Store Reserve highlightsStore Reserve highlights

Create a direct to fitting room try-on experience

✦  Problem ⋯ How to create a try-on experience that seamlessly connects the Nordstrom app (iOS & Android) UX to the in-store 

✦  Role ⋯ UX writer, UX designer

✦  Deliverables ⋯ UX copy, User flows

✦  Tools ⋯ Sketch, Jira, Confluence

Project timeline and my place in it

The Reserve & Try in Store pilot was launched in 2016 on Nordstrom’s iOS and Android apps. It allowed shoppers to browse the app and reserve items to try on in a nearby store. Customers could head straight to the fitting room and try what they reserved. The fitting room would be pre-set for them and ready in 2 hours.

I was the UX writer for the customer-facing and employee-facing experience. As the project progressed, I stepped into a more UX design capacity.

The team included an internal tools UX designer, a customer experience UX designer, a UX manager, and 2 product managers. This was a high-profile project because it bridged the in-store and app experience. 

Tools and skills used

We used a human-centered design process, and I worked closely with UX designers across the customer and internal tools experience. I also coordinated with the in-store design team to make sure we communicated accurately and consistently to our customers about the steps of this new experience. 

The user flows and the intricacies of locations based triggers for store employees and the customer meant I had to take extra care mapping and accounting for user scenarios across the reserve and try user flow.

My core responsibility was creating and mapping the customer messages for this service. That included the app and in the store flows, push and in-app notifications, and errors. Sketch was the main tool I used.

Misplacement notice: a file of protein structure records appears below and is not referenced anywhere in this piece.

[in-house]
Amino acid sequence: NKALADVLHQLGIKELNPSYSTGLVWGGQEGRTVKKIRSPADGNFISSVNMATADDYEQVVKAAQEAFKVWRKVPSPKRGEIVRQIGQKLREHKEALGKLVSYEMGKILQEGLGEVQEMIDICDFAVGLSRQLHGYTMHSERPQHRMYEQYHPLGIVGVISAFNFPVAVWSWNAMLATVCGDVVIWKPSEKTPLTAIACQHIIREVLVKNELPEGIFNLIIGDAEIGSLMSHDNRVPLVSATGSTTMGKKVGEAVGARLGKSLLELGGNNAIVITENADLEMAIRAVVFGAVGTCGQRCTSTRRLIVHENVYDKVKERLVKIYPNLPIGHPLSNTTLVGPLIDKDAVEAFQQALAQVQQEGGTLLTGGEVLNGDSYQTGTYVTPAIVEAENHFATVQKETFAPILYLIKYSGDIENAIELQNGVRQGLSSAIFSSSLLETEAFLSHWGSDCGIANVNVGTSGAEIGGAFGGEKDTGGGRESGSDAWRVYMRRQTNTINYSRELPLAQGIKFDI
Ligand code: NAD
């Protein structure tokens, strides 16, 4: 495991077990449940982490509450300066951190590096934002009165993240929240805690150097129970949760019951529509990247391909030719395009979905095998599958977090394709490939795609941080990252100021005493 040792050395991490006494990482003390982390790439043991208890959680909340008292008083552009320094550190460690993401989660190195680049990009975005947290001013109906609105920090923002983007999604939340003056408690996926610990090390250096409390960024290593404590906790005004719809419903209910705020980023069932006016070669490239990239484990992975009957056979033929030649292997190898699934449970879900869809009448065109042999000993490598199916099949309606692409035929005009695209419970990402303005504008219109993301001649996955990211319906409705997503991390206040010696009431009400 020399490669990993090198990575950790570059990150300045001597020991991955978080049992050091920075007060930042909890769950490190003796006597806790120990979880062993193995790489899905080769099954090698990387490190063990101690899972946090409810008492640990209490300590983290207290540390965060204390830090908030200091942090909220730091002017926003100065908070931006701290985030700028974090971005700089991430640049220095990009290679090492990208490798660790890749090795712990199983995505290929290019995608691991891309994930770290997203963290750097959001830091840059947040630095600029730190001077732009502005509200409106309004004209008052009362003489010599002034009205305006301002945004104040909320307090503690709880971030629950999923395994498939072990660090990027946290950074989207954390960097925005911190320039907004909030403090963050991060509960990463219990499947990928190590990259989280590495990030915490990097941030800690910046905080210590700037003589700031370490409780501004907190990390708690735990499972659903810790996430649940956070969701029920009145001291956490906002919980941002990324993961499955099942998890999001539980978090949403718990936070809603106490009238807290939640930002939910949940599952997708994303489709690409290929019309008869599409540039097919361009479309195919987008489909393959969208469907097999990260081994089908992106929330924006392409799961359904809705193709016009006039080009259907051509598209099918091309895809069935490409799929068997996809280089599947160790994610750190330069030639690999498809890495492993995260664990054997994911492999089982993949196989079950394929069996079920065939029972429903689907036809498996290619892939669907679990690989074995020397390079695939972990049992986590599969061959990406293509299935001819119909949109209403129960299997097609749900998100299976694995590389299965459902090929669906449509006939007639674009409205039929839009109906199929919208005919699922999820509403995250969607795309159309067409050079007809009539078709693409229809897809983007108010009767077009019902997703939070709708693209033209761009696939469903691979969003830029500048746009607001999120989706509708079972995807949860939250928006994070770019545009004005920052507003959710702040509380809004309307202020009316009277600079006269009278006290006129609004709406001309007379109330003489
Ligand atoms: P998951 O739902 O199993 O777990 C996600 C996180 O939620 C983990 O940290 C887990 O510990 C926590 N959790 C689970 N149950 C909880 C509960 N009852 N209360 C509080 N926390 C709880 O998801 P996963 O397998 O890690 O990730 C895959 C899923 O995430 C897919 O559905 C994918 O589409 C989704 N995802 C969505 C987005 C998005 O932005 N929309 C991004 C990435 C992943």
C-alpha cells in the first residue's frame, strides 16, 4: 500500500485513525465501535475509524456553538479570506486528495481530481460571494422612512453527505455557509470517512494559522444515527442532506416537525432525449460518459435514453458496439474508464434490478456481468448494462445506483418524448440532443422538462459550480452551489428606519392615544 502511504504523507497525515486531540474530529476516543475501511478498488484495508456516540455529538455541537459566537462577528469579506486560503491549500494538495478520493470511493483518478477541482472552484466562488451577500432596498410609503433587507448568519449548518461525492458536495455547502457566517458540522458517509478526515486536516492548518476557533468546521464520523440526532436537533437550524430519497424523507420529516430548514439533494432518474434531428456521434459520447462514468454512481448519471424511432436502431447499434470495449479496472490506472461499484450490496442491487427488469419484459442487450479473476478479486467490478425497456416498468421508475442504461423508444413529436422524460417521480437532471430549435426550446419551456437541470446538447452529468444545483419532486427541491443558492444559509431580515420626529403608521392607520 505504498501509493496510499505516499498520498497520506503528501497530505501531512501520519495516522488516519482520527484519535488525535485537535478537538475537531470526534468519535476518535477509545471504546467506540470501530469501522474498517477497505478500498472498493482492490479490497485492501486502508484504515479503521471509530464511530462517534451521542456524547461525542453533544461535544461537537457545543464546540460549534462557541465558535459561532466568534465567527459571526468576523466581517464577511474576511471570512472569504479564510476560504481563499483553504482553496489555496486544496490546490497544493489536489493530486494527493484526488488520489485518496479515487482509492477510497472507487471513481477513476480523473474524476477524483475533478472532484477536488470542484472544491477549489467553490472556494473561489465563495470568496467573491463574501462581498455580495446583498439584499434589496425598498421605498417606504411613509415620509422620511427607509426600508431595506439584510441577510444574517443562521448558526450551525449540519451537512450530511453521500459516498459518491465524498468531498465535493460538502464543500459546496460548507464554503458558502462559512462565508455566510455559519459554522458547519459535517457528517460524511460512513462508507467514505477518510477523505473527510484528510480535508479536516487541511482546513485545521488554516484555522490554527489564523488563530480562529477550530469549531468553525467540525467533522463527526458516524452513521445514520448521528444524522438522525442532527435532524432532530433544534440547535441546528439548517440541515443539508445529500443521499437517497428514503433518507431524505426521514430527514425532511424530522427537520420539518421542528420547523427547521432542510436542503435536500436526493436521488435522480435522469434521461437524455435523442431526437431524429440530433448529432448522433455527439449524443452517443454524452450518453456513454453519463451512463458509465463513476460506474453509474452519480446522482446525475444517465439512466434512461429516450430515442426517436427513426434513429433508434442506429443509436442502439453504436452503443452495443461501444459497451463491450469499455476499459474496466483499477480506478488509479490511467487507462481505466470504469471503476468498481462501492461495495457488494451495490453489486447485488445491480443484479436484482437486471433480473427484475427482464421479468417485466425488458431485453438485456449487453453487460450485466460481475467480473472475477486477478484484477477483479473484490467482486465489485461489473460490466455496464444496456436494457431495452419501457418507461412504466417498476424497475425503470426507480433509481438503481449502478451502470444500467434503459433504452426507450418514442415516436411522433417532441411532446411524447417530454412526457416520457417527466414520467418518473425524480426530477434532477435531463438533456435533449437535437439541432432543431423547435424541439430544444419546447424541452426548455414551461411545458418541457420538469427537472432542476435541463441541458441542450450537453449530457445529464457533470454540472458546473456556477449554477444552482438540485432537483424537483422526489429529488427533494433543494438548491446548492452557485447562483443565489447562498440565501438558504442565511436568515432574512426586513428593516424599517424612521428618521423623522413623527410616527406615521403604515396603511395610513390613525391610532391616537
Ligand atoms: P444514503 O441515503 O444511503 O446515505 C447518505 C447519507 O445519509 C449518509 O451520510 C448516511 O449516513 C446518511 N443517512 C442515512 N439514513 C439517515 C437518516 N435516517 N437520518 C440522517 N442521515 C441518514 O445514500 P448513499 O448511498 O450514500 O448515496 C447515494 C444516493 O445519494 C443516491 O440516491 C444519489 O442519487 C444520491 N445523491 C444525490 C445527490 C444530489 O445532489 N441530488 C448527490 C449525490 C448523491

A bit on how we got there

The experience depended on locations services being turned on. In several rounds of usability testing, it became clear the location services requirement flow required our focus. Users were reluctant to share their location, but knowing if the customer was close to the store was a core requirement for letting store employees know to prepare the fitting room ahead of the customer’s arrival.

The locations permissions message had to do double duty: let customers know that turning on location sharing was required to reserve and try items and that they could go directly to a pre-set fitting room when they arrived at the store.  Heading directly to a fitting room didn't feel natural to many customers. We recognized we were introducing a new in-store behavior that we'd have to make customers feel comfortable doing. 

We tested a number of language and interaction options for the location services notification so customers could clearly see the value of sharing their location and this new service. We likewise tested ways both in-store and in the app to assuage customers that it was fine to enter their fitting room without asking for permission.

Takeaways and what I learned

Testing language and the flow of permissions proved critical because we were asking shoppers try something new. This project was a great example of why language matters and should be part of the full digital product design process. 

I believe that had we used a map of the full end-to-end service for all stakeholders, from development to store design, as the blueprint for collaboration, it would have smoothed out our communication.

I created the below service diagram as an example.

Reserve IA service diagramReserve IA service diagram